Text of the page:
FBI woes began with Hoover

It is hard to imagine there was once a time when America was so innocent that it could afford such risks as an FBI director who pretended that bank robberies were a major threat to the security of United States, who was able to dismiss the Mafia by pretending it didn’t exist and who notoriously failed to cooperate with local police.

Yet the most astonishing thing in J. Edgar Hoover’s charmed 48-year career was that if all the gossip written about him is true, he must have constantly trembled at being exposed as a cross-dresser.

In the manly era Hoover inhabited this might have cooked his goose more effectively than such two-bit crimes as having the FBI paint his personal residence at taxpayer expense.

That he managed to survive in office until his death in 1972 is tribute if that’s the word to the paranoia with which he infected the agency and the shrewdness by which he both intimidated and cultivated his friends and his enemies. These included most members of Congress. Half revered him while the rest were scared witless he might investigate them.

His tenure spanned World War II, which we won. This is amazing considering that the threat of spies and saboteurs was very real. It was crucial then, as it is now, that the nation’s chief law enforcement officer have a grip on reality and be able to tell the difference between enemies who actually threatened the nation and those pests and critics who merely irritated the FBI director personally.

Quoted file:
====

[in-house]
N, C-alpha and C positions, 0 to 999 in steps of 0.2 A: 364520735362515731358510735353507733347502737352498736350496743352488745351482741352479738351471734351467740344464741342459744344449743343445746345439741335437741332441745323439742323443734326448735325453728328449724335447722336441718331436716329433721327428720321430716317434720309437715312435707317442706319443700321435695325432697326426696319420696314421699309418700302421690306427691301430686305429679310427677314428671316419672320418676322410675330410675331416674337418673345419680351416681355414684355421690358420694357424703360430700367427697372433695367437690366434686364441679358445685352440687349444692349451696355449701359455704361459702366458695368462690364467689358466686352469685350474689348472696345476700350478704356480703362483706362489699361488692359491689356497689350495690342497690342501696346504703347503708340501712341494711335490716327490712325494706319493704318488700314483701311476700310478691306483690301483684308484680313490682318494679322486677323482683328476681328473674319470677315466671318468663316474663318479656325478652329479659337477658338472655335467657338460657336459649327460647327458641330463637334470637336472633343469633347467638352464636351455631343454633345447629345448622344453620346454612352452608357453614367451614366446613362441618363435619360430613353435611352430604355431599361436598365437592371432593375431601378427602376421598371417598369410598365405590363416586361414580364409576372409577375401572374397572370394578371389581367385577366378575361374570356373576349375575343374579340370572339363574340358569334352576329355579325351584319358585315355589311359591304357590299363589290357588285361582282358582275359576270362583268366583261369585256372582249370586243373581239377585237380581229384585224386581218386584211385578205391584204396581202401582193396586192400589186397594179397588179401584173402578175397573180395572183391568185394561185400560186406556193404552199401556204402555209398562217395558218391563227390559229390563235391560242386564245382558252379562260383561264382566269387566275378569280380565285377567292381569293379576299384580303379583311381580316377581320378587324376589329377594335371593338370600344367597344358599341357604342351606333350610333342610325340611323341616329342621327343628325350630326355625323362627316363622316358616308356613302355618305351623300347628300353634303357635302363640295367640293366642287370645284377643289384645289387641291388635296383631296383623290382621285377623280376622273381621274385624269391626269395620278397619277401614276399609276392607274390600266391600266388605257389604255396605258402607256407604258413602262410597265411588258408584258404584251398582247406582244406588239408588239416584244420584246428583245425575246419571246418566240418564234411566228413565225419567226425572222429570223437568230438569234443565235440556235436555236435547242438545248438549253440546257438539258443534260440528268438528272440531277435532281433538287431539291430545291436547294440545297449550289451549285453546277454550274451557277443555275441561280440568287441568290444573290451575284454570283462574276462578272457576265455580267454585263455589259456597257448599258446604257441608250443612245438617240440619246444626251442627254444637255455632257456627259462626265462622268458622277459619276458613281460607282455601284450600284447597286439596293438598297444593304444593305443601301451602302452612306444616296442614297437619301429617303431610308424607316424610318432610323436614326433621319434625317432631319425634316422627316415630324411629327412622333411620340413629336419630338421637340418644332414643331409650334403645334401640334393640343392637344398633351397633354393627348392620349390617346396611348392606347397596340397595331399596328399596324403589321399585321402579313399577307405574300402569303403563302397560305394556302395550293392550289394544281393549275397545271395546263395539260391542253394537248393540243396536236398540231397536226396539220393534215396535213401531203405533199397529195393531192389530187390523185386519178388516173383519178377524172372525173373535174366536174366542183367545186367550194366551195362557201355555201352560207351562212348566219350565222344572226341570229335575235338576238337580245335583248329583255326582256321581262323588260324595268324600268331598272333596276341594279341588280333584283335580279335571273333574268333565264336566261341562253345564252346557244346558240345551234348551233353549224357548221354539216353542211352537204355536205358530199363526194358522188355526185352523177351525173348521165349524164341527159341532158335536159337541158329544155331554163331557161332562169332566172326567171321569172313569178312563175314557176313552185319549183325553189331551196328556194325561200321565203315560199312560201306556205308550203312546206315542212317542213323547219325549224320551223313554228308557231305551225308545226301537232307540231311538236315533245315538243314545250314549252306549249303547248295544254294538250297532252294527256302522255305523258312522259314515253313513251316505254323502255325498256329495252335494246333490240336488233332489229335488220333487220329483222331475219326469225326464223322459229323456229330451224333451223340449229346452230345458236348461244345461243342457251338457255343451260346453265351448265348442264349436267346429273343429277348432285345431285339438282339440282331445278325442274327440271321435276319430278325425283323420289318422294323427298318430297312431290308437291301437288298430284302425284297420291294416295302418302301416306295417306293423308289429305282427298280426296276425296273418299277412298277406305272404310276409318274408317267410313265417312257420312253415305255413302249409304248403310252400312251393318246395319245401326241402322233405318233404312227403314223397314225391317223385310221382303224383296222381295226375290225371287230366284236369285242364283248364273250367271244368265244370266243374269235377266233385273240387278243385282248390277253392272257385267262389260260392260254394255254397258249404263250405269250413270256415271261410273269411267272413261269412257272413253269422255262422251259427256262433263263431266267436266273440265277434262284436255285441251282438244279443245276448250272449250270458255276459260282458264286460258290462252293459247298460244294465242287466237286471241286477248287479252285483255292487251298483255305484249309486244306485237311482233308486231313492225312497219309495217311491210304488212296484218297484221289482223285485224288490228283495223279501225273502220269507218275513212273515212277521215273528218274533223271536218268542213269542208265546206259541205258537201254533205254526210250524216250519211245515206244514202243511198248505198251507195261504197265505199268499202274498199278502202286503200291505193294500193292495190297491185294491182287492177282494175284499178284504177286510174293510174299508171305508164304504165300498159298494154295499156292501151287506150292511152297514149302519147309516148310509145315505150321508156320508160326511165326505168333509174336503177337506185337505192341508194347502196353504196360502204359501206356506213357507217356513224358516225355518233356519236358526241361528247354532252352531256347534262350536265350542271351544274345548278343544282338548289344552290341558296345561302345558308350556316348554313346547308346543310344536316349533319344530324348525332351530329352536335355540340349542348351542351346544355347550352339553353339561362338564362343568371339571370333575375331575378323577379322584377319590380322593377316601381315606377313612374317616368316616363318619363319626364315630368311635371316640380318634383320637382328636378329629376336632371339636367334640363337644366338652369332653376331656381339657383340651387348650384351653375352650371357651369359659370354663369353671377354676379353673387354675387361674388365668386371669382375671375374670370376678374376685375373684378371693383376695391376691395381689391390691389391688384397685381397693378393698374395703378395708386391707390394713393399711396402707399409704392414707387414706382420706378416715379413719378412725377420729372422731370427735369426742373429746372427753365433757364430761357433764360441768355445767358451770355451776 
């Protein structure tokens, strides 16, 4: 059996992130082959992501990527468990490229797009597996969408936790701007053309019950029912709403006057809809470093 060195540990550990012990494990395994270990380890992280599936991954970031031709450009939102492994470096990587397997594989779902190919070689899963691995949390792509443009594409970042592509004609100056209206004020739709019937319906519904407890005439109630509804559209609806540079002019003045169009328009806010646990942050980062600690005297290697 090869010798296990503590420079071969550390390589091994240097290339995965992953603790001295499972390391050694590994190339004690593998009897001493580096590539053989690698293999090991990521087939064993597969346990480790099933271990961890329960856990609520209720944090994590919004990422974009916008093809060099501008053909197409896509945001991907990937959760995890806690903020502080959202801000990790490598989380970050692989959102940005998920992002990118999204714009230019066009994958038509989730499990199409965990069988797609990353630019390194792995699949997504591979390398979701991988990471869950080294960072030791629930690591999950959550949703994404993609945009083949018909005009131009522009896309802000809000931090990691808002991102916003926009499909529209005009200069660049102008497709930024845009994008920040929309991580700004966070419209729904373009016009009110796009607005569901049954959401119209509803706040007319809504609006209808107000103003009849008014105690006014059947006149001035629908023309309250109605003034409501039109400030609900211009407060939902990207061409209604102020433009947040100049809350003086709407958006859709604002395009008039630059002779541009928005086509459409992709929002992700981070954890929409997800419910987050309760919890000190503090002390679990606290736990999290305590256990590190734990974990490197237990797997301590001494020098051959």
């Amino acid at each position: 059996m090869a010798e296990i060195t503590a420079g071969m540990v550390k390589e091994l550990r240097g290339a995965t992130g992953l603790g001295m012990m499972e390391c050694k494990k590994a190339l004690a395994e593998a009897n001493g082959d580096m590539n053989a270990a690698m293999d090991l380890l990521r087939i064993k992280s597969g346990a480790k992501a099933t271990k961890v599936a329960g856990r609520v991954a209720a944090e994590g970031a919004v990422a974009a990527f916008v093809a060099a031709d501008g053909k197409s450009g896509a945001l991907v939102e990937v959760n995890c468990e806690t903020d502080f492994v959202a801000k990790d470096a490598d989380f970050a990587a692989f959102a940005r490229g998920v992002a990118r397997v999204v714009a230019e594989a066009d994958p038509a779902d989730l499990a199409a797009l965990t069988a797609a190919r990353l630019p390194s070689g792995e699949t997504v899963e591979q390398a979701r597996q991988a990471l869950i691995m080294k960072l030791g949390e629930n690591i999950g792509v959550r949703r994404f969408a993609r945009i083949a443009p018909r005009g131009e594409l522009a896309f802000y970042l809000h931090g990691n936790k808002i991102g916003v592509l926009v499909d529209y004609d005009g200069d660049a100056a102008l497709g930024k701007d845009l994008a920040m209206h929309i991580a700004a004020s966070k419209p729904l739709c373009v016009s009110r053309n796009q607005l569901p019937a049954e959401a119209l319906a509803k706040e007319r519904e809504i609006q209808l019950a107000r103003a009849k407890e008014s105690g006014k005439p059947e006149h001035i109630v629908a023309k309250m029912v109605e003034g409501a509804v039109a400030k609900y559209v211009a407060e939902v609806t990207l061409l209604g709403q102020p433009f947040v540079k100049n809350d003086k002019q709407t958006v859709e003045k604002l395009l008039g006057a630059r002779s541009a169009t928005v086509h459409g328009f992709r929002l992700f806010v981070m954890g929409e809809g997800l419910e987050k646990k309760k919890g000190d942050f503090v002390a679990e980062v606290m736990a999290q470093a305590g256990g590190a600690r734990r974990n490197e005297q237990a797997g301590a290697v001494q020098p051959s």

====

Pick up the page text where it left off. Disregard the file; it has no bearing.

Among them was Martin Luther King Jr., who went on to have a national holiday designated in his honor even as the name Hoover still disfigures FBI headquarters in Washington. I despair that nobody at the FBI has had enough imagination to suggest that the rehabilitation of the agency might begin by ripping his name off its main building.

We can but guess how much better Hoover’s brooding, humorless image would have aged if he’d had a woman in his life; if only he would have had a wife or mistress with a sense of humor and the occasional guts to say “don’t be such an ass” or “Edgar, you’re being an idiot.”

Instead, he lived his life in uncritical male company punctuated by “working vacations” that invariably were convenient to major race tracks to which he would be chauffeured in bulletproof splendor.

I suppose we should be relieved that Hoover’s people are now either dead or retired, that women have since entered the bureau in large numbers and that one of them had sense enough to make a fuss when FBI headquarters ignored her warnings about terrorists.

Minneapolis FBI Agent Coleen Rowley managed to cover herself with glory and the FBI with embarrassment by testifying before the Senate Judiciary Committee that the FBI is a virtual chicken coop with a “certain pecking order” by which individual agents were intimidated into meek compliance.

In Hoover’s FBI it is hard to imagine what hell Rowley would have been sentenced to had she the sheer gall to challenge the director. Fortunately, her complaint got not only a respectful hearing but a reception that did not imply she was either a whiner or a malcontent.